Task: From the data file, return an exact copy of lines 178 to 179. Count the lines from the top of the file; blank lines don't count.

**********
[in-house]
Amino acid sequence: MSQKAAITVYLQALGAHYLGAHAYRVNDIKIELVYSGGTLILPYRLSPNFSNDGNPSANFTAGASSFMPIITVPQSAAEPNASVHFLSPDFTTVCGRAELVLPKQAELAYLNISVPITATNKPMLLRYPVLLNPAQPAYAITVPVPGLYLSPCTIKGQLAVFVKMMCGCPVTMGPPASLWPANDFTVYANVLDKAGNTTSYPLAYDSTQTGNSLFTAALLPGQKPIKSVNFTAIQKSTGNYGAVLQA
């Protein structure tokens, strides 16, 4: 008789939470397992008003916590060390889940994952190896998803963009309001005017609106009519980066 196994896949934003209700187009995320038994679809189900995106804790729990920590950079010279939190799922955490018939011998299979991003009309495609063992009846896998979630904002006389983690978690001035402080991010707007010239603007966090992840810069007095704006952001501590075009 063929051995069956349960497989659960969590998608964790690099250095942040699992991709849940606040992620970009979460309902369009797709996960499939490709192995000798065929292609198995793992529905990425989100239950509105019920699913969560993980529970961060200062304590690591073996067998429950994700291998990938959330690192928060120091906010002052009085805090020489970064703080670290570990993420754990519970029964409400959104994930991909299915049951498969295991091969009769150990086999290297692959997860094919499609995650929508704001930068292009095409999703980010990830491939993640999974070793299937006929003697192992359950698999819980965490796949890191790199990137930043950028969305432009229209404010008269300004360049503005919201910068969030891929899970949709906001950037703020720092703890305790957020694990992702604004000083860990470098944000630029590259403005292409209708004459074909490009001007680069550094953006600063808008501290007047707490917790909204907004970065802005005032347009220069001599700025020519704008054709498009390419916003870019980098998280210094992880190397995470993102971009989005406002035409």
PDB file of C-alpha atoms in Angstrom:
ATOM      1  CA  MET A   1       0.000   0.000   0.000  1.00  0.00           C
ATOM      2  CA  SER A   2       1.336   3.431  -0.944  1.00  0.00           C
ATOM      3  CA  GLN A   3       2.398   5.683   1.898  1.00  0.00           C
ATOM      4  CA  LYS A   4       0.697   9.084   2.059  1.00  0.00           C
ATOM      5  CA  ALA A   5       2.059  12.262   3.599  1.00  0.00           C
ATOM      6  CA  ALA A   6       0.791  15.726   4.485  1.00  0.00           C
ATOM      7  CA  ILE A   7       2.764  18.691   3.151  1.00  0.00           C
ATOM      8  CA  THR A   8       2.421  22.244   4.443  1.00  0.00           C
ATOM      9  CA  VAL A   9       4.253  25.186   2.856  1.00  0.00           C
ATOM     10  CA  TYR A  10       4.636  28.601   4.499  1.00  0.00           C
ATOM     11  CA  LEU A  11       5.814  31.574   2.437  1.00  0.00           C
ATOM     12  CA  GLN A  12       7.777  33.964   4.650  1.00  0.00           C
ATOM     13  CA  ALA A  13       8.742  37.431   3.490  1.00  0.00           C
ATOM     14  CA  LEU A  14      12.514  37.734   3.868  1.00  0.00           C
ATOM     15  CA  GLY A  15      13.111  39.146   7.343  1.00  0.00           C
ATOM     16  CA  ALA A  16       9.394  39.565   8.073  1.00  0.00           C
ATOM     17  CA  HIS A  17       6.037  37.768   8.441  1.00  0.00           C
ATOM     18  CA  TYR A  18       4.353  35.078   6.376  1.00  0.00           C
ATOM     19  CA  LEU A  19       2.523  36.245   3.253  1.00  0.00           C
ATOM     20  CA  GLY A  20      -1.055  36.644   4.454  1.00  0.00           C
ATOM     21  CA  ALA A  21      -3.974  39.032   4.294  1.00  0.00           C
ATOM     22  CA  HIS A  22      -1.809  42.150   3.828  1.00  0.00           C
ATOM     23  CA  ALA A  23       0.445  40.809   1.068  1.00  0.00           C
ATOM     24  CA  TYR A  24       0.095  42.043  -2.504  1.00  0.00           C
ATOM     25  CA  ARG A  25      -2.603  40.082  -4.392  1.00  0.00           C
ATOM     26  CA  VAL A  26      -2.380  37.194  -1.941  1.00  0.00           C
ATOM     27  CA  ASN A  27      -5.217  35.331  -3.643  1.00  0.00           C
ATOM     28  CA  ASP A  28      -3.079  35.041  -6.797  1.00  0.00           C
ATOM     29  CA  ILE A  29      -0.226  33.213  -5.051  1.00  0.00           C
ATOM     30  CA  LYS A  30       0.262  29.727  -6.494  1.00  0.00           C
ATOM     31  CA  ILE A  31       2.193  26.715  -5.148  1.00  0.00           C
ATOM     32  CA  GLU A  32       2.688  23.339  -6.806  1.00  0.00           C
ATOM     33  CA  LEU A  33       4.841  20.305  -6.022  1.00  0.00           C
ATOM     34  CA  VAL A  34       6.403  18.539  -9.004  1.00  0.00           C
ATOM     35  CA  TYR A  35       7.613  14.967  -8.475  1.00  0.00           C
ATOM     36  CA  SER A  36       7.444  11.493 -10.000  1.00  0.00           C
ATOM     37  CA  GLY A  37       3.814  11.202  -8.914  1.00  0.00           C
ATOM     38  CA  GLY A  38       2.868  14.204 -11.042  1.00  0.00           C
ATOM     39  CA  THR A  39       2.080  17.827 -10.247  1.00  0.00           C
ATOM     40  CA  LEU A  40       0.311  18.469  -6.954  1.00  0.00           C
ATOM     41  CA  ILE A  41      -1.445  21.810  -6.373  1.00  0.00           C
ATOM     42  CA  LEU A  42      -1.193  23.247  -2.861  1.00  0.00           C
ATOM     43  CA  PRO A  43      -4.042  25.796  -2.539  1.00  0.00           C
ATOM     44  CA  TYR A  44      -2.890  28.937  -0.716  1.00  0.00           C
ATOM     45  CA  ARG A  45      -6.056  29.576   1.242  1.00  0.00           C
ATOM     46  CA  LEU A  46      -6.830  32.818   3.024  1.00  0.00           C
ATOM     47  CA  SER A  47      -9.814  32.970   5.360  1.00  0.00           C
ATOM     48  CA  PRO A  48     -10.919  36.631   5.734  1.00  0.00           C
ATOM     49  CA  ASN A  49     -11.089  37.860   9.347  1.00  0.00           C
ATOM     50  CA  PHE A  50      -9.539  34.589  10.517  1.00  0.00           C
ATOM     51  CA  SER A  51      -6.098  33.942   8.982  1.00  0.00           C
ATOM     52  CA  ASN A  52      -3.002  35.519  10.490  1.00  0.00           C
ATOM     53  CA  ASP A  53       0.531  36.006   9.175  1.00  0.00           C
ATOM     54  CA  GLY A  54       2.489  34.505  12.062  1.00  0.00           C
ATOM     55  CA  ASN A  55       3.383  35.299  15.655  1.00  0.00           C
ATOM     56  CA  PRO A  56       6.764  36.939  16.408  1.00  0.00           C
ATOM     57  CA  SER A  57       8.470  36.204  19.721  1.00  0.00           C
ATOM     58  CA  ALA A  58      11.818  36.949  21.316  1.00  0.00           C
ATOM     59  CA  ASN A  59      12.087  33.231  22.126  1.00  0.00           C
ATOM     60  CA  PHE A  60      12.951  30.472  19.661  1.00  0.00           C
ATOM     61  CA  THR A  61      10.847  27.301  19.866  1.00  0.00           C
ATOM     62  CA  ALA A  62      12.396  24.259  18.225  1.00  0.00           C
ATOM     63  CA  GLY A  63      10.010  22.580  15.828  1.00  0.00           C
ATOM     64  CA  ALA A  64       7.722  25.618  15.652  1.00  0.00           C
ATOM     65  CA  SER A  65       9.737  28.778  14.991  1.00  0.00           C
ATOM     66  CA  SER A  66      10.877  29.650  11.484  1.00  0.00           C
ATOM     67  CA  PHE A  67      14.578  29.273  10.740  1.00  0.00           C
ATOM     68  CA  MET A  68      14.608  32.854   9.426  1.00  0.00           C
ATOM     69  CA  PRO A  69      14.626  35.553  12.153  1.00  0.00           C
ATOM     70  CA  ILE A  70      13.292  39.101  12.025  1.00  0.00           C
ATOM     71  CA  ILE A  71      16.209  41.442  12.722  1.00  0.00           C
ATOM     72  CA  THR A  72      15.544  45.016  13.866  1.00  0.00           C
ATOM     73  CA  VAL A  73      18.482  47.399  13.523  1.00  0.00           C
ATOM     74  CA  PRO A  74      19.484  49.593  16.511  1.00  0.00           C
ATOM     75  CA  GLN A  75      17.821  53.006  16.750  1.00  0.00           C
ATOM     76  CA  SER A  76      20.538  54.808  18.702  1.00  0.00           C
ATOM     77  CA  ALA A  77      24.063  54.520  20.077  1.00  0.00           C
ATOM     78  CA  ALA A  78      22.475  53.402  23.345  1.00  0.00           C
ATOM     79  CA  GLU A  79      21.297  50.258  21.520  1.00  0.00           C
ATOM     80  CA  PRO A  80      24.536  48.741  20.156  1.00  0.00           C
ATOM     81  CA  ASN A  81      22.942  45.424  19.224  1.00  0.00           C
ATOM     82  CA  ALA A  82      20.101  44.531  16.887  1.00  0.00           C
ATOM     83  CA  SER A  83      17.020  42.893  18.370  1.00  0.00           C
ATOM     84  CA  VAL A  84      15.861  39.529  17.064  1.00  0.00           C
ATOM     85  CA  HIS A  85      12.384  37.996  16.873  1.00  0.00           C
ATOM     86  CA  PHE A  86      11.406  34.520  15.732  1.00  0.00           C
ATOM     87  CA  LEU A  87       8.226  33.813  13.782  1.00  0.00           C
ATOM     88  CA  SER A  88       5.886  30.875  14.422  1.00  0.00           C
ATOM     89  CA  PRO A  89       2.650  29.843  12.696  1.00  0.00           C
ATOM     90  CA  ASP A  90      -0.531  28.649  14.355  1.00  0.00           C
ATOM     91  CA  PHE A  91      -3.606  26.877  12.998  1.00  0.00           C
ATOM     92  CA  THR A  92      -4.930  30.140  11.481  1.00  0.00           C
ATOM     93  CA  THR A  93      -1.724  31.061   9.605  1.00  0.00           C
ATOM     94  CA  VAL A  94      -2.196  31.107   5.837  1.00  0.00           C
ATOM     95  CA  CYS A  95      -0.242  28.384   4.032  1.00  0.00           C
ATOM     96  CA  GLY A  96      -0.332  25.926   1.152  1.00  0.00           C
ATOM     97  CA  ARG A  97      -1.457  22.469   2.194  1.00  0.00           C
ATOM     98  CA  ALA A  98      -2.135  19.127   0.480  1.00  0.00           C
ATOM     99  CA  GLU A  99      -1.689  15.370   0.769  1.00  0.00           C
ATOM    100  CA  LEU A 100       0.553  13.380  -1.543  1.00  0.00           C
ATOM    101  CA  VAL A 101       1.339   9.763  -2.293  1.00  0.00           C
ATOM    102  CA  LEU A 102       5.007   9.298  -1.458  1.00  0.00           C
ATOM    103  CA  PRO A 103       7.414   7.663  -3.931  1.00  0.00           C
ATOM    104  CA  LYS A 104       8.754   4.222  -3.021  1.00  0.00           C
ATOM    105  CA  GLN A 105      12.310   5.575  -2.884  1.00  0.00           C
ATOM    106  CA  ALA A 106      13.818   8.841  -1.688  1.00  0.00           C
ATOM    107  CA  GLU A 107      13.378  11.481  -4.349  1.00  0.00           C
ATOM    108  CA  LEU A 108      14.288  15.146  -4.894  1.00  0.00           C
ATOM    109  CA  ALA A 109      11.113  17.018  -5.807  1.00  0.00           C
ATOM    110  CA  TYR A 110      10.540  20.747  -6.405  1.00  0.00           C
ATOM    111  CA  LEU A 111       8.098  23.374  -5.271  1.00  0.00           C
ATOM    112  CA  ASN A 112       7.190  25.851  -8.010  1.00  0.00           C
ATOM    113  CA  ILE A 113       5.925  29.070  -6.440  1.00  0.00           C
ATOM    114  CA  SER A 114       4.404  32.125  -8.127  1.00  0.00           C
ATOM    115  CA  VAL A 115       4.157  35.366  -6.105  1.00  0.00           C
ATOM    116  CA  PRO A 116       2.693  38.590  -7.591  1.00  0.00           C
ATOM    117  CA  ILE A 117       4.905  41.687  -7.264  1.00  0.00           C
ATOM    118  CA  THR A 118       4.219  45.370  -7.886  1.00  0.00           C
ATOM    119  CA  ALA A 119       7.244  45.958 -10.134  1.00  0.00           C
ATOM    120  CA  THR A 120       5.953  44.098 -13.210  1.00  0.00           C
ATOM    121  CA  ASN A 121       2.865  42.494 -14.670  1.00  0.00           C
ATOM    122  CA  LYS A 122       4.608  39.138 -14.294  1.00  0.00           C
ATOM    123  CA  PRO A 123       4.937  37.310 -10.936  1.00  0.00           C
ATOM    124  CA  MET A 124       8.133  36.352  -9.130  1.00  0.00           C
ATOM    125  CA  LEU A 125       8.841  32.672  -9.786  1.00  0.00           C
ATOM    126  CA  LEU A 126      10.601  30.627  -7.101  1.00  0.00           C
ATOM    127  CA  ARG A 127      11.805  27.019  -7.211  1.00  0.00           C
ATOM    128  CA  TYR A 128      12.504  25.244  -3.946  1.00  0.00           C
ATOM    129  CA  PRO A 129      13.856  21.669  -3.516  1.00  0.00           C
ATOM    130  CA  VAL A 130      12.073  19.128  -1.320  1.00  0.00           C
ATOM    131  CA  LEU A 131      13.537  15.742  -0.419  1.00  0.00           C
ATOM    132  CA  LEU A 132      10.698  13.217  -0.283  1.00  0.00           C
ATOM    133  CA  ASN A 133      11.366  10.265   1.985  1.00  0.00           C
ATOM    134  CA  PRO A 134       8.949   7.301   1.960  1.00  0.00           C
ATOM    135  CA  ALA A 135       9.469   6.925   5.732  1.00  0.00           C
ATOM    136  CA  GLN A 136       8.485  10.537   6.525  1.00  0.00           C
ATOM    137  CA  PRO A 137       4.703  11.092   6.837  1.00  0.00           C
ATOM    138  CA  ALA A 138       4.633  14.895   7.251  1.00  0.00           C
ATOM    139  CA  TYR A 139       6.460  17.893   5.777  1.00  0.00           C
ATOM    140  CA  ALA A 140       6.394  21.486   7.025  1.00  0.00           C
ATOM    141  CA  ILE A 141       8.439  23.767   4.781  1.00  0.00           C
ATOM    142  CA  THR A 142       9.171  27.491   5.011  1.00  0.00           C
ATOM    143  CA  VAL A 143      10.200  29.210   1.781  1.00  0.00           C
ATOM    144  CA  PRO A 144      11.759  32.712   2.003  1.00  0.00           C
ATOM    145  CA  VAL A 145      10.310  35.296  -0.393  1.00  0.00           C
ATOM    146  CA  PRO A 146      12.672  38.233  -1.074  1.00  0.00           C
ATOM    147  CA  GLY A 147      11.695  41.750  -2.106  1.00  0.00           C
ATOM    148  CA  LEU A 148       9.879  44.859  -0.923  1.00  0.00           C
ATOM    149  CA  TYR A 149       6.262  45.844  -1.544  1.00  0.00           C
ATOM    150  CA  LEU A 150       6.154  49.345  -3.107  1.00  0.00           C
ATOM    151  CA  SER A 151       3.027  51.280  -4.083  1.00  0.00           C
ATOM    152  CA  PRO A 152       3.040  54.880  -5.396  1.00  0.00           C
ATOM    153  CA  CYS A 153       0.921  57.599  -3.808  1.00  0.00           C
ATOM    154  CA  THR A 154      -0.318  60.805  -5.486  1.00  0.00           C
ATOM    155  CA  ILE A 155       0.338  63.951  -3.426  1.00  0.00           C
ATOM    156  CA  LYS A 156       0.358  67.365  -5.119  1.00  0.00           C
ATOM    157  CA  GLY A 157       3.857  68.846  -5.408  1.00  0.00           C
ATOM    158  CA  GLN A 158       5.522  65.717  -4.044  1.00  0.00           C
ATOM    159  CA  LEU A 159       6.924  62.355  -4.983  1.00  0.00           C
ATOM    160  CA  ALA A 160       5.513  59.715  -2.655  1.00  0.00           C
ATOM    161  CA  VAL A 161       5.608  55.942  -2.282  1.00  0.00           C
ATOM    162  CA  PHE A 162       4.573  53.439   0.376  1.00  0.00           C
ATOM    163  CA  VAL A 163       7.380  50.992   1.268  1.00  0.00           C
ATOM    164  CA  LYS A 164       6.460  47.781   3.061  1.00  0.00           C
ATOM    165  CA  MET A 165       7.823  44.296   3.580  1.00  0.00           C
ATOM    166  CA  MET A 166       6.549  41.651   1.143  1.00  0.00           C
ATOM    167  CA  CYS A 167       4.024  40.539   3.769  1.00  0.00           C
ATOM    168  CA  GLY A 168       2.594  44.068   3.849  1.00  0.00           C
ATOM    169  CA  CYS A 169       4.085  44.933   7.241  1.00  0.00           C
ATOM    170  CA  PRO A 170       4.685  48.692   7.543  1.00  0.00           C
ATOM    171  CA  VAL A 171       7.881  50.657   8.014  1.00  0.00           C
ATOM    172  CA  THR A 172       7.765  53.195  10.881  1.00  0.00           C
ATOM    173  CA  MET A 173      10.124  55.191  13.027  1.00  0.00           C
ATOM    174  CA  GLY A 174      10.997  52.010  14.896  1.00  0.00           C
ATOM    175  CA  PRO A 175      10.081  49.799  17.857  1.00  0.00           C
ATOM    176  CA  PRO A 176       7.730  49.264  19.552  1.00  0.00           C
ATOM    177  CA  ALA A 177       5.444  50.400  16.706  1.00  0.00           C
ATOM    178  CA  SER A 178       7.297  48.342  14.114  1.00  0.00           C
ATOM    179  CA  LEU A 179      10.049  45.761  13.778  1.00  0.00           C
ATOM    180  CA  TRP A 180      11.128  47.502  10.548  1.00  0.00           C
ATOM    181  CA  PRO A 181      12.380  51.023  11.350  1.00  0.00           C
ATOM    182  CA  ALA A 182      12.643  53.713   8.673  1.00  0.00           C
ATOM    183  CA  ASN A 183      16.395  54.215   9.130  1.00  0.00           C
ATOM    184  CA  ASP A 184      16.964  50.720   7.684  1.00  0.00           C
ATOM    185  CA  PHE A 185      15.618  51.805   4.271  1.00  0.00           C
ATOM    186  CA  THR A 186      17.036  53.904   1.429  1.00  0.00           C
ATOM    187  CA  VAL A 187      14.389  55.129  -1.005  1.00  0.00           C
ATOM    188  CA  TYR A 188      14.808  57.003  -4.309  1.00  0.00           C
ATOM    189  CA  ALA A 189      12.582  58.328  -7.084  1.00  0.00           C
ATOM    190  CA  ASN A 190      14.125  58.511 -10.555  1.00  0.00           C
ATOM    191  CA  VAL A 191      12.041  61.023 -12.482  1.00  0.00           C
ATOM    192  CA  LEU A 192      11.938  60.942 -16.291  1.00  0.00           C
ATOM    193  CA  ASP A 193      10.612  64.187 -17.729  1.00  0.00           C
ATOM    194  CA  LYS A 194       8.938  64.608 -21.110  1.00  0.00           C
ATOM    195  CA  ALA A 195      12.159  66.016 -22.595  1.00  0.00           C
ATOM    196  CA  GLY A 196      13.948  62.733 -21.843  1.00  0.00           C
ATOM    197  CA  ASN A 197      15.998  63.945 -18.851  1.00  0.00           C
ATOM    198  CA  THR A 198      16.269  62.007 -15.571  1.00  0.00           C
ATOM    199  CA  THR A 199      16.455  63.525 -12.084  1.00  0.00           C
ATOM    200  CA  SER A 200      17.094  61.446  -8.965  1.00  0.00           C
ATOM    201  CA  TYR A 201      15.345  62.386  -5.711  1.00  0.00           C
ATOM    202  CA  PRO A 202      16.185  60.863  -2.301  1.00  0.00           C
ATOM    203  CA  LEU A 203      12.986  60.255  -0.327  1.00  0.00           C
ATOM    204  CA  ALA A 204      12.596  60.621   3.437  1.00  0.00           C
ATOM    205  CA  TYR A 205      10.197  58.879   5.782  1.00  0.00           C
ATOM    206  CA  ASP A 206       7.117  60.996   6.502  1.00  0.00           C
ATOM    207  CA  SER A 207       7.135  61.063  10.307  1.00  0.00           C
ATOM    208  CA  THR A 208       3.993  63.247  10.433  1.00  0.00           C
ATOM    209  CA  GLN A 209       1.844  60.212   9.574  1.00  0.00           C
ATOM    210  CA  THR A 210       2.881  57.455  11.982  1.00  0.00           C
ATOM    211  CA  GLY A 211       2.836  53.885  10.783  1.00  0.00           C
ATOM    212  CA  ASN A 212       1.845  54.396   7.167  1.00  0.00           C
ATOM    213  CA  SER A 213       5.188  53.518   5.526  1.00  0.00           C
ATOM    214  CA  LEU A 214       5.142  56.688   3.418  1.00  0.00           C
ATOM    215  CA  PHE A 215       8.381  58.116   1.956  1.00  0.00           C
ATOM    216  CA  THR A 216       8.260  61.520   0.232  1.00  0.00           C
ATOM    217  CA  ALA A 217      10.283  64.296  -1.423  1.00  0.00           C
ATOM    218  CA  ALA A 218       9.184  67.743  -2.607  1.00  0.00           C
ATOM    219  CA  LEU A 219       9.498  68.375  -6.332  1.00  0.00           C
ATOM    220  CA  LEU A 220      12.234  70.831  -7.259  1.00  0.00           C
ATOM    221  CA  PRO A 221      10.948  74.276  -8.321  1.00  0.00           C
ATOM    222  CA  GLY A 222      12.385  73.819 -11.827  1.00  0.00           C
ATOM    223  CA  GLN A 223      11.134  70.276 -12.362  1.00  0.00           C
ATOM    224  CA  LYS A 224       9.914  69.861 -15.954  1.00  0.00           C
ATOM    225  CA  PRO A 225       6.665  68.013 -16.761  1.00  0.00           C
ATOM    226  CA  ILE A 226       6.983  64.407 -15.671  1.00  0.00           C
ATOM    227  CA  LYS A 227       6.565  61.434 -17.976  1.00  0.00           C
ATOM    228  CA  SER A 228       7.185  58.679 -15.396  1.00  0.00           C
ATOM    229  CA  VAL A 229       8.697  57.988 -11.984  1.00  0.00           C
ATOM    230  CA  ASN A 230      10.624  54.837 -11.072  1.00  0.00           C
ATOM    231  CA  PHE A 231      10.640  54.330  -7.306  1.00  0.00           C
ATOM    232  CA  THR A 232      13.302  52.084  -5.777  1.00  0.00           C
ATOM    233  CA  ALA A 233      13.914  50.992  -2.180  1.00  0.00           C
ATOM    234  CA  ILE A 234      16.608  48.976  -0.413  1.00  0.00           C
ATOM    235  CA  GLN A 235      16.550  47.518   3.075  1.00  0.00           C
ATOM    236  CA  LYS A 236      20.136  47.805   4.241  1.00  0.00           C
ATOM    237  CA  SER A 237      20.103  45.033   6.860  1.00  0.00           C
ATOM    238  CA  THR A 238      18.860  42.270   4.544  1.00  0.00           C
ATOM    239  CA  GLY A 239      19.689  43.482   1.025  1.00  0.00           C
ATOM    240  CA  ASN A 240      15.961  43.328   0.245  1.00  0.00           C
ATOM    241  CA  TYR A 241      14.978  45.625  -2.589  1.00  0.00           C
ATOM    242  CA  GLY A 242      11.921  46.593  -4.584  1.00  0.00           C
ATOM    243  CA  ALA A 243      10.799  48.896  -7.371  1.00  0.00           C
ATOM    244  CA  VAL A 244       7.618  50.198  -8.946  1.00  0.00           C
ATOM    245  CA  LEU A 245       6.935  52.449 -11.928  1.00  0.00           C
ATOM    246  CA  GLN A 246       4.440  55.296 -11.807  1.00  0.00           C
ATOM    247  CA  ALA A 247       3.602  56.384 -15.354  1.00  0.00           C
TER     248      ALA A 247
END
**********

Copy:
ATOM    174  CA  GLY A 174      10.997  52.010  14.896  1.00  0.00           C
ATOM    175  CA  PRO A 175      10.081  49.799  17.857  1.00  0.00           C